Yesterday, on his blog, in an open letter to Adobe, National Association of Photoshop Professionals (NAPP) President, Scott Kelby asked Adobe to reconsider a new upgrade policy that took most Photoshop users by surprise. The new policy would force anyone using CS4 or earlier to upgrade to CS5 before they could qualify for upgrade pricing on the new version. Users who don't own a copy of CS5 will have to pay full price for CS6.
In his letter Kelby calls the new policy "unfair" because they didn't announce the change until the end of the product's life-cycle, forcing many users to purchase CS5.5 for just a few months. He goes on to say:
"You're kind of holding us hostage—–you're making us buy something we don't need now, just so we will still have the option to get something that we may want (CS6) when it is released without buying it all over again from scratch. You're playing hardball with your customers—either upgrade twice or you're out. That's not the Adobe we know."
A fairer option, Kelby says, would be to not start the policy yet, to start the new policy with CS7 and to make CS6 the transition version. That way, everyone is aware of the new policy up front, at the start of the product's life cycle.
"That way, we're not spending money just to spend more money again. Adobe, you can still have what you want—-you can still get everybody on the current version, but it gives us time to save, time to plan, and anybody still left behind at that point will have had more than fair warning," says Kelby.
Another option that Kelby offers is a tiered upgrade that rewards Adobe's best customers by giving those who upgraded to the last version the best deal on the upgrade.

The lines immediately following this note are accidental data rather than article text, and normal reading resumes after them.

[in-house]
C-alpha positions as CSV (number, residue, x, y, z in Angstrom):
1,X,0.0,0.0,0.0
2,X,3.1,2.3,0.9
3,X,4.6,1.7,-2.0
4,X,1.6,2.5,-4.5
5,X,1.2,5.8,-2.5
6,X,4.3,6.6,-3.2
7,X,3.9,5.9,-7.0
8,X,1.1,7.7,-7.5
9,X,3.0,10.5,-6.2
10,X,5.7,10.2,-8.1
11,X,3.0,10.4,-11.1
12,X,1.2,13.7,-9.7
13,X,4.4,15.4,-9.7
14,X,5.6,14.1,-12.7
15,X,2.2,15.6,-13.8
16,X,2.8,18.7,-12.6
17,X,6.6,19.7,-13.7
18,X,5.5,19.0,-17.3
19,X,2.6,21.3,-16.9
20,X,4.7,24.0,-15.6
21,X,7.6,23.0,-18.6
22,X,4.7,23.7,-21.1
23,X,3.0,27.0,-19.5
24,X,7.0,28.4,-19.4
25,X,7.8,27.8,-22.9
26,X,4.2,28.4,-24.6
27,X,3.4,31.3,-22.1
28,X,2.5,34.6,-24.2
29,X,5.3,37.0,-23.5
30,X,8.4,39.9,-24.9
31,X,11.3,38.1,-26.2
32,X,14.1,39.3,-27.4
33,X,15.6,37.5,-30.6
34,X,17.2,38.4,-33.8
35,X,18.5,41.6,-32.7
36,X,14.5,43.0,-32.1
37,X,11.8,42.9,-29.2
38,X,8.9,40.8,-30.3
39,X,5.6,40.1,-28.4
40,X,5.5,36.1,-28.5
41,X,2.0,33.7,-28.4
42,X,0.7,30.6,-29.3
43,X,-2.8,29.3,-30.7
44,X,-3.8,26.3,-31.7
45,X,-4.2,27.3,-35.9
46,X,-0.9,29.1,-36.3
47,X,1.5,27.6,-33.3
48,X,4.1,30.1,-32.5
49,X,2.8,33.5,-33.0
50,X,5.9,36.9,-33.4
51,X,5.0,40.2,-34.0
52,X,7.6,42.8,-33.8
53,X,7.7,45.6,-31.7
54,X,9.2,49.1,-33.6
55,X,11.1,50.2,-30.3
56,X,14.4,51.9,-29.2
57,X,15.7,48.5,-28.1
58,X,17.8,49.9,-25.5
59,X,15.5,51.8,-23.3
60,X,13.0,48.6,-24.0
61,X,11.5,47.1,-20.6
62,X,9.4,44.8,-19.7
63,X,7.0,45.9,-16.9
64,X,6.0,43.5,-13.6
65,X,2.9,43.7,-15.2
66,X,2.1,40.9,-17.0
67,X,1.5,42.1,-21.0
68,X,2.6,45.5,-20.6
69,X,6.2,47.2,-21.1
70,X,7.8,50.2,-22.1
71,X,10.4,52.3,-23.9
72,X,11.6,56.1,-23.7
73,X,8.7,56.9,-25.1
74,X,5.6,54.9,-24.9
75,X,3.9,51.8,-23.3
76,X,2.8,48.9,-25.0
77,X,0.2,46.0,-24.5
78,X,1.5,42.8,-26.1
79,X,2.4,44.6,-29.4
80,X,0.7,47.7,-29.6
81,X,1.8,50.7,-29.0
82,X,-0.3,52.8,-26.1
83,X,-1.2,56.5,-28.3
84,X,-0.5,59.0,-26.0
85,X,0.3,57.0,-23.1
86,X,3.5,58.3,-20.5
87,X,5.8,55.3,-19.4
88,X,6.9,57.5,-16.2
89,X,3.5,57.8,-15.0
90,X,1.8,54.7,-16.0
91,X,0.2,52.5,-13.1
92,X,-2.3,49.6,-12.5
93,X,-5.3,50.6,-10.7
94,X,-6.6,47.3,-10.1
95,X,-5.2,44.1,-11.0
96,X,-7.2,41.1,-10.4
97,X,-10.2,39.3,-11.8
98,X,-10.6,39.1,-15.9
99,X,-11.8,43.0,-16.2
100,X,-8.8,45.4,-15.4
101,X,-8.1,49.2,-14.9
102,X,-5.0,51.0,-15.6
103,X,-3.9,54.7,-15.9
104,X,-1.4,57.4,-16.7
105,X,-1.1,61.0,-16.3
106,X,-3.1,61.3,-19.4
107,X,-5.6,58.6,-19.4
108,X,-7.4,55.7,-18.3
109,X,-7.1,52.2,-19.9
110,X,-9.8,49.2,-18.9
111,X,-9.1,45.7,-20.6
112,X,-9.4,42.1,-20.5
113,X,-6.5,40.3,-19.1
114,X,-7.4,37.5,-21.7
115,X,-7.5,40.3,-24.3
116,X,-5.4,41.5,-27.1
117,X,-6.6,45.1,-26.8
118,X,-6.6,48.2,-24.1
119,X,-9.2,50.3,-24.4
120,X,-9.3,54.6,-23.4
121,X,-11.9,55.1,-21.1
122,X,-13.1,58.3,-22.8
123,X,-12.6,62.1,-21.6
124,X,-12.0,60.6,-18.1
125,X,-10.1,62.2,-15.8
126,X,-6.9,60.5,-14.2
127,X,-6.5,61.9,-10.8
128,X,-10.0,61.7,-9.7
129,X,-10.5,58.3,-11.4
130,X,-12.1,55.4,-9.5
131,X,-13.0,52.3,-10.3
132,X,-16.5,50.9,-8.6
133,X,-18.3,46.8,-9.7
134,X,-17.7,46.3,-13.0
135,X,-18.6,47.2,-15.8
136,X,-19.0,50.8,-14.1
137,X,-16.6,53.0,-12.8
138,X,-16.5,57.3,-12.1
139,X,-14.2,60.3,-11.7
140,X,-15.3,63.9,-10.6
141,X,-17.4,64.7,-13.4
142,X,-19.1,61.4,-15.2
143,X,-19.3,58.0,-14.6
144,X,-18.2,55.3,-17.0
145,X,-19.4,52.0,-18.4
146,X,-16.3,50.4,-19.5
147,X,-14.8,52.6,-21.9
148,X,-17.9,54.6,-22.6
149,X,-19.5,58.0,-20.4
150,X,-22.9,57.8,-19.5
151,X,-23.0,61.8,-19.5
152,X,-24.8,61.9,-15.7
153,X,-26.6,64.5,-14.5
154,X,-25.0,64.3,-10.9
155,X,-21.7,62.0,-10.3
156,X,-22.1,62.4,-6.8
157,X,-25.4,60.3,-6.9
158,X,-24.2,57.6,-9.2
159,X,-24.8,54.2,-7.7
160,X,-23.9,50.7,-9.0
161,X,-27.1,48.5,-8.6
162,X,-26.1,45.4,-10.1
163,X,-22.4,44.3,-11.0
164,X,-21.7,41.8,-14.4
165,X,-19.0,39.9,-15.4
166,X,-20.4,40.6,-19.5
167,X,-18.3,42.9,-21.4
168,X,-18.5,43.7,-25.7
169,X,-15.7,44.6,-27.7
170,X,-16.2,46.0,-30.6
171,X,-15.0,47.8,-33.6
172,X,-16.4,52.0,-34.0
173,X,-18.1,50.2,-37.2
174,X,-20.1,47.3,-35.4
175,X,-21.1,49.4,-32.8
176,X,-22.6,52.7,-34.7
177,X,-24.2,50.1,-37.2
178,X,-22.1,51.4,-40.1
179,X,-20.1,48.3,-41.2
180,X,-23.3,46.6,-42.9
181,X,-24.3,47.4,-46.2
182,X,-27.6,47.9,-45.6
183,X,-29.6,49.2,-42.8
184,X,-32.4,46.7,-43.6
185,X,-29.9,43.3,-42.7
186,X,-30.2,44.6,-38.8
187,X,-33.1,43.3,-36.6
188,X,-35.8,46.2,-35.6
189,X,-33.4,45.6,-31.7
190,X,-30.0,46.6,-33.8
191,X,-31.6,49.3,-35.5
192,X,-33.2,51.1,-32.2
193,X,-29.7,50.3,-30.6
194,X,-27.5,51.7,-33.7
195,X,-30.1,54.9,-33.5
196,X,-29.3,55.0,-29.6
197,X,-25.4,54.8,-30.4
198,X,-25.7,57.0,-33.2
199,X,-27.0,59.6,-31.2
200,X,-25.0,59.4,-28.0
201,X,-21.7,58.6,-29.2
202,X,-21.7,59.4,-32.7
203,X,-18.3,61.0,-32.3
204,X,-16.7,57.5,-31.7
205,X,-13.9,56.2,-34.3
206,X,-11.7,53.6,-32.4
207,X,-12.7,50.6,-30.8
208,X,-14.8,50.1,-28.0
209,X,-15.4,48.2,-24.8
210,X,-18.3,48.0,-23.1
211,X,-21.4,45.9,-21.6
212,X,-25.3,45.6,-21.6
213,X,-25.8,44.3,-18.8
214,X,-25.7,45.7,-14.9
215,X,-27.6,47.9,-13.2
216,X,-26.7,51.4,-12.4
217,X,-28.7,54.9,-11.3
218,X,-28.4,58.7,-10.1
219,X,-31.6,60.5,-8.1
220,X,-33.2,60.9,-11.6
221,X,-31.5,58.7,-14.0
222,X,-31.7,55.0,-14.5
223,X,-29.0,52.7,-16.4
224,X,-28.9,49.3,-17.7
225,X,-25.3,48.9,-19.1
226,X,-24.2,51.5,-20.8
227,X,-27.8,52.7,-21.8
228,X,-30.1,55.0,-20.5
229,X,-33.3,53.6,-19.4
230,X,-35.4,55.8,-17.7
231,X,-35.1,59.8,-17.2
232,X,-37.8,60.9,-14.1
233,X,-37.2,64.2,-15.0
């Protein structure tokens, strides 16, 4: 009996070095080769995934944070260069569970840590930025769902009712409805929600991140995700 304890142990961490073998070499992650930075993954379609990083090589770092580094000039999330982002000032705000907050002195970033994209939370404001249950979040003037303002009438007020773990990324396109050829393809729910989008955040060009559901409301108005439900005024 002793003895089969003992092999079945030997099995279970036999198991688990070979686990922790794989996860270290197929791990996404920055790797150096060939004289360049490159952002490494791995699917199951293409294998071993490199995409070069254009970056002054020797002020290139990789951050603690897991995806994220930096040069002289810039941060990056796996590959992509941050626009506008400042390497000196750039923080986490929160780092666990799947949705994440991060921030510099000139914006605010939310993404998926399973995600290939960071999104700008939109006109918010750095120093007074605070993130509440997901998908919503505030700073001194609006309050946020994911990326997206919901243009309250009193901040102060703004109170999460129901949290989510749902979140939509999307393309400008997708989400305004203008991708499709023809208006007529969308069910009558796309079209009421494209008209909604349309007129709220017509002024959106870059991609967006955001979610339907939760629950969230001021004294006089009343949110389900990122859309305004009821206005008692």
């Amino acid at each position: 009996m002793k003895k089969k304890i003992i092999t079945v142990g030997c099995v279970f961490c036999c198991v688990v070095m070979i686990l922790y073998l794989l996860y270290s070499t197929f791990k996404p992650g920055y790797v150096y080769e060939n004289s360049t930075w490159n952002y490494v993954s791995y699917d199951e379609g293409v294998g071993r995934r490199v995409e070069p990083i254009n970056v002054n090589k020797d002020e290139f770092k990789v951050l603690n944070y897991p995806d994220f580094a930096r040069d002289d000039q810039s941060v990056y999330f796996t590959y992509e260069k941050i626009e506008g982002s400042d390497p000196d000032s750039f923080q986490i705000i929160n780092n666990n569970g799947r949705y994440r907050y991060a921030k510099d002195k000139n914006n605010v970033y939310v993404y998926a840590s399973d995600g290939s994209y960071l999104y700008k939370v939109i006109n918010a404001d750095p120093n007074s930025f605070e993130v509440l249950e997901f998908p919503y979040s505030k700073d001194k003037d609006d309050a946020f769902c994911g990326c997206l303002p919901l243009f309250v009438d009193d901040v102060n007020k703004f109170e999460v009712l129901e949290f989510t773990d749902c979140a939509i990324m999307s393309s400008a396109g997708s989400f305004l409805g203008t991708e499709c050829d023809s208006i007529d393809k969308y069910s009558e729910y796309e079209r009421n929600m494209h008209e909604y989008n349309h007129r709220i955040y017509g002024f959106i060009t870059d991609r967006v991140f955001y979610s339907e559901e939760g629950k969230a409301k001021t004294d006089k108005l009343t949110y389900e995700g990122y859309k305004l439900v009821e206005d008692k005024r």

Kelby goes on to say that he fears that the new policy could force many users to abandon the product all together.
"I also know that the clearest message you can send any company is not to buy their product and I am not suggesting in any way that we intentionally don't buy Adobe products, but I am afraid for many people, including many of the Photoshop users I represent, that will be the case. Photoshop CS4 will wind up being their last version of Photoshop ever, and I for one would hate to see that happen. I think that would be a lose/lose for everybody."
Adobe "can still fix this," he says, by making CS6 a transitional upgrade. With everyone knowing that after CS6, a new upgrade policy will be in place.
"That way you don't leave anybody behind that wants to stay with you. Nobody can say you pulled a fast one on them at the last minute, or didn't give them reasonable notice about the next upgrade. You never go wrong by doing the right thing," he says.
What do you think about Adobe's new upgrade policy? How will it affect your plans to upgrade to the next version?